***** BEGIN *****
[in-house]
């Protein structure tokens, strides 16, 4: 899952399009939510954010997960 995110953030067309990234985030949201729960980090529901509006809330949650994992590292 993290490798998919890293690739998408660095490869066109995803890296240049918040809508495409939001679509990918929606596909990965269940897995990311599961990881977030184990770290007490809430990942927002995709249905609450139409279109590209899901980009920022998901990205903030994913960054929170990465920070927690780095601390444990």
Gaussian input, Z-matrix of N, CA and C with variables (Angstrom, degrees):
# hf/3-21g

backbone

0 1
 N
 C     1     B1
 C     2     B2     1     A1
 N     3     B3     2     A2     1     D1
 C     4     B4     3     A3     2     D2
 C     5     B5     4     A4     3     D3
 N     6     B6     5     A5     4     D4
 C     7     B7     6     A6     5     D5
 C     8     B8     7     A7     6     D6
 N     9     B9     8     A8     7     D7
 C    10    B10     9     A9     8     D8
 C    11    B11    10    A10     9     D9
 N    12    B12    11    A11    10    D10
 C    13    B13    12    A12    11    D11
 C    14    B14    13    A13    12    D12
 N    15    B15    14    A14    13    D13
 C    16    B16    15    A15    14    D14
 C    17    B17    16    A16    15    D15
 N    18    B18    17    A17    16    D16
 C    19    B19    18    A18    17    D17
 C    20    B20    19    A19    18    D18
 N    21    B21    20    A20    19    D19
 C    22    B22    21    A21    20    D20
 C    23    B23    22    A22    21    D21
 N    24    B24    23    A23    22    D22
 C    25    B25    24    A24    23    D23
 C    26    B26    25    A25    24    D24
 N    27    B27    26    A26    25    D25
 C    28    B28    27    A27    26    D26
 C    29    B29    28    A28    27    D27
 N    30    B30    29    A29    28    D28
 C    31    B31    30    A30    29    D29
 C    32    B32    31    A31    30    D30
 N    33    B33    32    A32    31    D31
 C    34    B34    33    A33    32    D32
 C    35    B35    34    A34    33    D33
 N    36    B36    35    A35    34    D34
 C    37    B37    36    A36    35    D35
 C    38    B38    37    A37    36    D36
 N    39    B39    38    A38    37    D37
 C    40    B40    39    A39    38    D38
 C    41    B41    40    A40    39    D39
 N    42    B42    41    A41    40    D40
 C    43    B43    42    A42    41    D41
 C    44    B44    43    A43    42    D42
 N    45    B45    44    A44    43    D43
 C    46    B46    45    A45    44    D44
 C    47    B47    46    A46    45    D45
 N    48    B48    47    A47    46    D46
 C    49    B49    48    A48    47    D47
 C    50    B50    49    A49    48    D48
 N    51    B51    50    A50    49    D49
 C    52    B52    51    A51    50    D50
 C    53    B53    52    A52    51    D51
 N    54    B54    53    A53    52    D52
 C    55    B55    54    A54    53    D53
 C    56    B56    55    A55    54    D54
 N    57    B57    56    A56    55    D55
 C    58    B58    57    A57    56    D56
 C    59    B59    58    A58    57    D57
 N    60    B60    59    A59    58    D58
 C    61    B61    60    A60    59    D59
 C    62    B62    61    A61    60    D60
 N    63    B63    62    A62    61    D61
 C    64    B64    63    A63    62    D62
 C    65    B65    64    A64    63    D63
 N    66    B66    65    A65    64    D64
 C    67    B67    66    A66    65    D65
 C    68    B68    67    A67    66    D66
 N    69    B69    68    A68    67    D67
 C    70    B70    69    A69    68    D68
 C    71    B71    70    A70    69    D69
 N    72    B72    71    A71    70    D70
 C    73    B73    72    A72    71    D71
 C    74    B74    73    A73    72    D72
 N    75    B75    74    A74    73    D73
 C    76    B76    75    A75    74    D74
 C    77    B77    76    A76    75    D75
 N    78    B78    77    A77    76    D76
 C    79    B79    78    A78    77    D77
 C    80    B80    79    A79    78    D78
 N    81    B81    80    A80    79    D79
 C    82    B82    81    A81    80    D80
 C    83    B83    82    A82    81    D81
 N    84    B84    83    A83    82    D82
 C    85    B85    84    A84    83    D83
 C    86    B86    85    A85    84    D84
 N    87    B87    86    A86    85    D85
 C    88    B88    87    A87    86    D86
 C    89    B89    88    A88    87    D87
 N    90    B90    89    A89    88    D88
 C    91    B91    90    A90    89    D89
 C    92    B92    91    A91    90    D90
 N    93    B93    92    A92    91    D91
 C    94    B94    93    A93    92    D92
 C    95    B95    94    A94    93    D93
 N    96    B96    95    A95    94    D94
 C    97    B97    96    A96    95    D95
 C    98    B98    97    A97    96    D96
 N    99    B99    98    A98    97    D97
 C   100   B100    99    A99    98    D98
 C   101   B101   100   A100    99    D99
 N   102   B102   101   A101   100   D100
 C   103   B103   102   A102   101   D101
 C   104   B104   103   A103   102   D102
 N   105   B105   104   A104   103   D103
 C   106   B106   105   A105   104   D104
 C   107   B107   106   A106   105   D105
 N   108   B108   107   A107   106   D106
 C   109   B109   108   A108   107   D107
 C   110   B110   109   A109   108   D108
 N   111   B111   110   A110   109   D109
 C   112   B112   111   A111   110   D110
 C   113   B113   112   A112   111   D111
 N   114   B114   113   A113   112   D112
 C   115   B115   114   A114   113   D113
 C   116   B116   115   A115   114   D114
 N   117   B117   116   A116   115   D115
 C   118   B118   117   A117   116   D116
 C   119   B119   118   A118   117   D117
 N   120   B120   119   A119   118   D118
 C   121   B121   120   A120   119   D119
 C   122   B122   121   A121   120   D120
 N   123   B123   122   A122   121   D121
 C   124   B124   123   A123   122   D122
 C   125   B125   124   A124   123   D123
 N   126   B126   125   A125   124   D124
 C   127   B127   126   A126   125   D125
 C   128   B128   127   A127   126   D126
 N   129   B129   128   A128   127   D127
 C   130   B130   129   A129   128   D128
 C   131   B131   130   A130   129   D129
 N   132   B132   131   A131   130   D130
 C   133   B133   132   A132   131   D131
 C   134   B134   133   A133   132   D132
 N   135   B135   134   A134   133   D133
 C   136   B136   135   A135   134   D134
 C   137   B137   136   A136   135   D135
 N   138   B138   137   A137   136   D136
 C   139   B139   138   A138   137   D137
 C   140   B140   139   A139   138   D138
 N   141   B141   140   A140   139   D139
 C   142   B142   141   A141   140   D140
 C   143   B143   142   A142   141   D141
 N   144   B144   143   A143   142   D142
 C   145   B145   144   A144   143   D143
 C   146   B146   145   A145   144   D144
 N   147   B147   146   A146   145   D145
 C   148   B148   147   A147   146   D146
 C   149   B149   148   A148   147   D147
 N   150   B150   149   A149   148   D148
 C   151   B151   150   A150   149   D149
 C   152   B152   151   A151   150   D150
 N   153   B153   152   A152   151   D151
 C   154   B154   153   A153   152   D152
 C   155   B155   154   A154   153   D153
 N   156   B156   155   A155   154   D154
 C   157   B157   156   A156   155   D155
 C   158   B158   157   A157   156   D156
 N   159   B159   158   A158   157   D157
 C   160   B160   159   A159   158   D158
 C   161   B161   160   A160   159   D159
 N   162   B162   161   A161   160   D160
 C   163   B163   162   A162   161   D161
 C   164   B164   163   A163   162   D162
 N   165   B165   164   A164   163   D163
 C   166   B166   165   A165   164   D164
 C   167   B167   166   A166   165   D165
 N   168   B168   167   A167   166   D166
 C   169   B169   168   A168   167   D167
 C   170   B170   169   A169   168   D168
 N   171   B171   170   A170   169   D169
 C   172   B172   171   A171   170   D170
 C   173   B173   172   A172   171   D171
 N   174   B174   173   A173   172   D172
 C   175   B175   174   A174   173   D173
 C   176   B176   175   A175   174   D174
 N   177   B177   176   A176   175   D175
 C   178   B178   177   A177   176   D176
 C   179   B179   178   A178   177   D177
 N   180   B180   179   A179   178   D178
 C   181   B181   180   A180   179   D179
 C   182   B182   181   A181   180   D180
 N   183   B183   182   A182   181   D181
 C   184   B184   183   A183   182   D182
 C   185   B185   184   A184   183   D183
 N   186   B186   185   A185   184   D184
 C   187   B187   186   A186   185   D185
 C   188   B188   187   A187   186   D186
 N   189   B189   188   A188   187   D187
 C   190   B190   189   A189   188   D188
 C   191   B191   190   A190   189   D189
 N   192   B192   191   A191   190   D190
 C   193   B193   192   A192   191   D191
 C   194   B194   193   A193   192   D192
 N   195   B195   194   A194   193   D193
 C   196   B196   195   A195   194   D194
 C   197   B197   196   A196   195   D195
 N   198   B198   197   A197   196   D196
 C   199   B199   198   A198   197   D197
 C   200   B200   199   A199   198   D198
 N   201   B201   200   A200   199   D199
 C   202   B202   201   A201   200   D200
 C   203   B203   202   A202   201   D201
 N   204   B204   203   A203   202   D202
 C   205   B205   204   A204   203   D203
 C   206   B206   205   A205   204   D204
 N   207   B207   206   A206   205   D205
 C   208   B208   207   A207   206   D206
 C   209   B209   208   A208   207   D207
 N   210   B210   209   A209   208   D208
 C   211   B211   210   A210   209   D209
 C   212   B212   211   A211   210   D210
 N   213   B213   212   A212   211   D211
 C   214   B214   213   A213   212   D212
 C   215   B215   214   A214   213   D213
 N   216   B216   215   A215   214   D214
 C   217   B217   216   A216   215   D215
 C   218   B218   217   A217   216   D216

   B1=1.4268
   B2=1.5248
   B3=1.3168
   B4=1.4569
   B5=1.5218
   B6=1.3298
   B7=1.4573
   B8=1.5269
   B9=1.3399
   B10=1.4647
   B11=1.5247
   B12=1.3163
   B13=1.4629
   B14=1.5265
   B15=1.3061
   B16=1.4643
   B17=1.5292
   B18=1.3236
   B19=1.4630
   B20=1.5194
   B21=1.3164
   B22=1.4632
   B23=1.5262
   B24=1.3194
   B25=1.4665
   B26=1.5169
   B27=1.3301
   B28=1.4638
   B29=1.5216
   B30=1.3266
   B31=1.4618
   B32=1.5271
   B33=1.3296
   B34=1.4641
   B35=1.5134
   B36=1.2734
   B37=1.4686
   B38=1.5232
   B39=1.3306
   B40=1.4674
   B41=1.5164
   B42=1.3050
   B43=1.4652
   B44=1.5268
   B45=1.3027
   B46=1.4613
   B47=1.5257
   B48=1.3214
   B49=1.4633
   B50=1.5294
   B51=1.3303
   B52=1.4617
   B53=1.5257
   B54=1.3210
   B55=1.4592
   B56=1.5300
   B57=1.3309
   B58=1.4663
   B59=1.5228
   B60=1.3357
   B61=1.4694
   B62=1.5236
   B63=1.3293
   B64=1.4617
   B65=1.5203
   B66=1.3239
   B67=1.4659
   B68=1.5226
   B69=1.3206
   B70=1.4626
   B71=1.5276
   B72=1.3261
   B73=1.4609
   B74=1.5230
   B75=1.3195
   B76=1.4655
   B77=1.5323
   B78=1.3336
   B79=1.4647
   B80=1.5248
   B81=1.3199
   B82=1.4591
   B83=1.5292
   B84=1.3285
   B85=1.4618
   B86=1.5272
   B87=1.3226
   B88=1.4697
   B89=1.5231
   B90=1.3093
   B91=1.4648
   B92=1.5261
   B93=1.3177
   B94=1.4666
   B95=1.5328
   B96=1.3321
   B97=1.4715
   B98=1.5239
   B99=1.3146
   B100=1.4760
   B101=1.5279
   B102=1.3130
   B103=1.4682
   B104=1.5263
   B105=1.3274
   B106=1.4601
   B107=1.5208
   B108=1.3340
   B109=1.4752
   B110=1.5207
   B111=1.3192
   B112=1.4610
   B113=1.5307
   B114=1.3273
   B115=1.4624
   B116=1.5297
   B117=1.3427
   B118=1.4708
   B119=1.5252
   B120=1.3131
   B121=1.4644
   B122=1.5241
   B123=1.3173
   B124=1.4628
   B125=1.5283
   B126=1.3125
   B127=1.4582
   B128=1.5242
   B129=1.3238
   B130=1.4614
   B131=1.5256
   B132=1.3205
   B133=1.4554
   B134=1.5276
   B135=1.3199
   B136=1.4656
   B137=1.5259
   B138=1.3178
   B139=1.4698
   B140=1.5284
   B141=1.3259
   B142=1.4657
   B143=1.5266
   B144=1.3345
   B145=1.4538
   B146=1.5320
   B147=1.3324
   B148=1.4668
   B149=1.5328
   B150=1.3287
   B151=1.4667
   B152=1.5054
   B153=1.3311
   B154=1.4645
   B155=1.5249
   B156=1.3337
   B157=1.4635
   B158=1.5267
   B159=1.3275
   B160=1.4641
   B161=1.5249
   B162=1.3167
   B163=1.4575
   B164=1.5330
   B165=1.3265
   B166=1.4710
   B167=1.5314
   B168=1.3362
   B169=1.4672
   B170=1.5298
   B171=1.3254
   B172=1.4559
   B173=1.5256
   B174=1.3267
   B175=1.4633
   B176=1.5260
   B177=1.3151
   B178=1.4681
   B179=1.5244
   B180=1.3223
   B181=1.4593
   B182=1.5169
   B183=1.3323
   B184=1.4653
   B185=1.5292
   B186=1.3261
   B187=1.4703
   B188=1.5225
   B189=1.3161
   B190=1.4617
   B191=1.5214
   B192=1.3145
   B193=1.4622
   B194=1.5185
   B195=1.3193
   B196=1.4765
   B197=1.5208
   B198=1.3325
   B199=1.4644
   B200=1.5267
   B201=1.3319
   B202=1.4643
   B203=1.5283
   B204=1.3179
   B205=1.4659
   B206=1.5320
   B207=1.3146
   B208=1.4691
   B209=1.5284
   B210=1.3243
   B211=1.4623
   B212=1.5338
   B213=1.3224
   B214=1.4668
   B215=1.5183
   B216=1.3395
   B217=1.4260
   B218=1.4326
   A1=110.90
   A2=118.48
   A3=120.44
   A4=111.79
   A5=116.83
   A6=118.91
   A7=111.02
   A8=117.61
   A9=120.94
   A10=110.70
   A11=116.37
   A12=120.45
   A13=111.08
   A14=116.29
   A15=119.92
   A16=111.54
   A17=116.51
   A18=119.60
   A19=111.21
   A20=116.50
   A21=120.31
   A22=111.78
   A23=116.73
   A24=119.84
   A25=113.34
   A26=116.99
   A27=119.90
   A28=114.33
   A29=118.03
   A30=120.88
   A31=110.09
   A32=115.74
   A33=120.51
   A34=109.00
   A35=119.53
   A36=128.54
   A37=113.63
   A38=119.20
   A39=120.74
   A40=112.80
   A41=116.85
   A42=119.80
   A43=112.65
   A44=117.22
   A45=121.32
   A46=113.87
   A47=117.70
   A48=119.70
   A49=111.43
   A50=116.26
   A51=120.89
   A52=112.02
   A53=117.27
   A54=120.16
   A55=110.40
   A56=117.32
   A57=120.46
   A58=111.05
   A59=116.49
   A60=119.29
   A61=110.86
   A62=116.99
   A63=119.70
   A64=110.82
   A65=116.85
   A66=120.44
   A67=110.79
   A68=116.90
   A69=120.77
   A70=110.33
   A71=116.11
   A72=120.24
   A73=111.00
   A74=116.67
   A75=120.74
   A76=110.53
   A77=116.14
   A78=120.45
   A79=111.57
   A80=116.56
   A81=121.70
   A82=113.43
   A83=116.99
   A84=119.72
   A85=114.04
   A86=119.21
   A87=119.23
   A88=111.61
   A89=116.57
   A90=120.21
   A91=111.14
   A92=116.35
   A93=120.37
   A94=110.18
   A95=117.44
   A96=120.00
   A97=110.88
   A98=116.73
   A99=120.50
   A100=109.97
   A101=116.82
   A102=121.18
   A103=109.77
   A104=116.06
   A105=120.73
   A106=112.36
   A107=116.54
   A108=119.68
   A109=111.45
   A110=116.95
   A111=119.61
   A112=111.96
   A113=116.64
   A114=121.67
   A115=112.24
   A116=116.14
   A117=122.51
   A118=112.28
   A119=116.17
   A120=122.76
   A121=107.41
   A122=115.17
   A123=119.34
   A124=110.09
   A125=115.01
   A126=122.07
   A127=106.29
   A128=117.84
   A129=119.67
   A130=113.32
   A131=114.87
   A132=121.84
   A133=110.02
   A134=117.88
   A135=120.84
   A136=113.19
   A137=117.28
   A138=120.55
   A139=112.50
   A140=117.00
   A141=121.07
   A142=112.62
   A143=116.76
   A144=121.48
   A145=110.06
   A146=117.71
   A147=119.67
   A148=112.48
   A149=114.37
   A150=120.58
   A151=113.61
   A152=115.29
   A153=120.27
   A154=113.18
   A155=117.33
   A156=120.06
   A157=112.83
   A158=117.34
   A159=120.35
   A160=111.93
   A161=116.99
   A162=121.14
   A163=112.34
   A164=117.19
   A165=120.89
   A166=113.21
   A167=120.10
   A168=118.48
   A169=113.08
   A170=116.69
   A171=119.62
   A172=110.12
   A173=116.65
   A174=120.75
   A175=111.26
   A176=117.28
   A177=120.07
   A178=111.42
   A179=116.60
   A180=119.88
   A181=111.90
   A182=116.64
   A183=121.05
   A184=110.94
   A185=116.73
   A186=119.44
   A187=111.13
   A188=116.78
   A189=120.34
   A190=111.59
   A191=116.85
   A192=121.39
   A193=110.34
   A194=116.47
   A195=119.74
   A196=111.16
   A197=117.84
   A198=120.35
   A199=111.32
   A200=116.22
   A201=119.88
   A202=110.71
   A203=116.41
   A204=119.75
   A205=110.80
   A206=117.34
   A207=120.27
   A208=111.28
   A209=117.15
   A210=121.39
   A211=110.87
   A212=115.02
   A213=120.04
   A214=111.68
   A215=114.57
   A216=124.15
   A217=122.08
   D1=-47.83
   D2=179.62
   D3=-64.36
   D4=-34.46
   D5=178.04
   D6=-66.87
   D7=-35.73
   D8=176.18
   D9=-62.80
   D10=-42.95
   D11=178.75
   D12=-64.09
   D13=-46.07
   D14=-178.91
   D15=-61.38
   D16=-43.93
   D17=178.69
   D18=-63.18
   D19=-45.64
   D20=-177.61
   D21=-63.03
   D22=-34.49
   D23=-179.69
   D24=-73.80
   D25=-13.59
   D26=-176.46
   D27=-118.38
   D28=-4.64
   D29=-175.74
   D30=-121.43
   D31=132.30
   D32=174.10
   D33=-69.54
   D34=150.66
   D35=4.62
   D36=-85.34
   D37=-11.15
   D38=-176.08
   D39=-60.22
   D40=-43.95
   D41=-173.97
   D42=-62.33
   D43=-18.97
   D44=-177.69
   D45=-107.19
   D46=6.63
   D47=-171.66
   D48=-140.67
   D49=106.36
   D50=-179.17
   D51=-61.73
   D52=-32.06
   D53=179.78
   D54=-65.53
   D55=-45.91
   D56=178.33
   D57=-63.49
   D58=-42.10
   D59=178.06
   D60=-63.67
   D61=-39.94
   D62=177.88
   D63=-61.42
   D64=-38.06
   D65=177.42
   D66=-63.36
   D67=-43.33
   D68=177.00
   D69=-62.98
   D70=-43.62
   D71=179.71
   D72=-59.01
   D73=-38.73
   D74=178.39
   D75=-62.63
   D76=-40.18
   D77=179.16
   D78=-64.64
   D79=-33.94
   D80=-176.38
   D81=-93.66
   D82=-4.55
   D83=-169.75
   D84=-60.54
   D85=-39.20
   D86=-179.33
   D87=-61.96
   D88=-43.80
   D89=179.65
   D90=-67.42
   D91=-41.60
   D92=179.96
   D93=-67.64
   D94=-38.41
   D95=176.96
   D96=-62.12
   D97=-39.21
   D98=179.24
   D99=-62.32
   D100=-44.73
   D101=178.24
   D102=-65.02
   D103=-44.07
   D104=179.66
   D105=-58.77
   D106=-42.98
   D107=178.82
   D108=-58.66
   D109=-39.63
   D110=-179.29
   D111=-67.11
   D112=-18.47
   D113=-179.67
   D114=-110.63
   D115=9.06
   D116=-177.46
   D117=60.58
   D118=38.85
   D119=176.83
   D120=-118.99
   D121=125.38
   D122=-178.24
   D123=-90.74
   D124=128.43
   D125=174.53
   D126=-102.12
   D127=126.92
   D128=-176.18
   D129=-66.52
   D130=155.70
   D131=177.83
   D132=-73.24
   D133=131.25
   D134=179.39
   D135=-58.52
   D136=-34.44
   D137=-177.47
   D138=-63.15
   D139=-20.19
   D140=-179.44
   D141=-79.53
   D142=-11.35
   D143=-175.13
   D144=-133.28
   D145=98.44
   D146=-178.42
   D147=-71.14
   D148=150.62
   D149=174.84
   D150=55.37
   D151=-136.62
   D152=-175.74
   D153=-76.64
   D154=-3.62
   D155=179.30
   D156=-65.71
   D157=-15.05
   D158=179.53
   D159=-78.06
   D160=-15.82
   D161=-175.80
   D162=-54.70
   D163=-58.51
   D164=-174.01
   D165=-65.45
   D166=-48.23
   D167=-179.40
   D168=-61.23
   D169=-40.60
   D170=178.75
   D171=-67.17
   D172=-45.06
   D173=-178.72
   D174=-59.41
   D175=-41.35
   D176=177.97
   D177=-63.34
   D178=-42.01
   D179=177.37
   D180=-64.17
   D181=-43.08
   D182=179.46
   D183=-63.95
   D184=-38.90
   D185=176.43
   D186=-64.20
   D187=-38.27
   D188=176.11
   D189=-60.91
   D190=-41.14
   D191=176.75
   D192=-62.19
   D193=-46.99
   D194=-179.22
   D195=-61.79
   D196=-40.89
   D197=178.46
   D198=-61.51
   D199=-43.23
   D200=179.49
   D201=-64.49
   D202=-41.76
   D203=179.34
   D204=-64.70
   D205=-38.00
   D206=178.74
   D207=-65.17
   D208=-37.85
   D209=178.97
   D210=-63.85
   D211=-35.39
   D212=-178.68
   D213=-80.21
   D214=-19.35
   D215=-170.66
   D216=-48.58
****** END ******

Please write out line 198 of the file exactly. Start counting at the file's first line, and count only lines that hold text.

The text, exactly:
 C   191   B191   190   A190   189   D189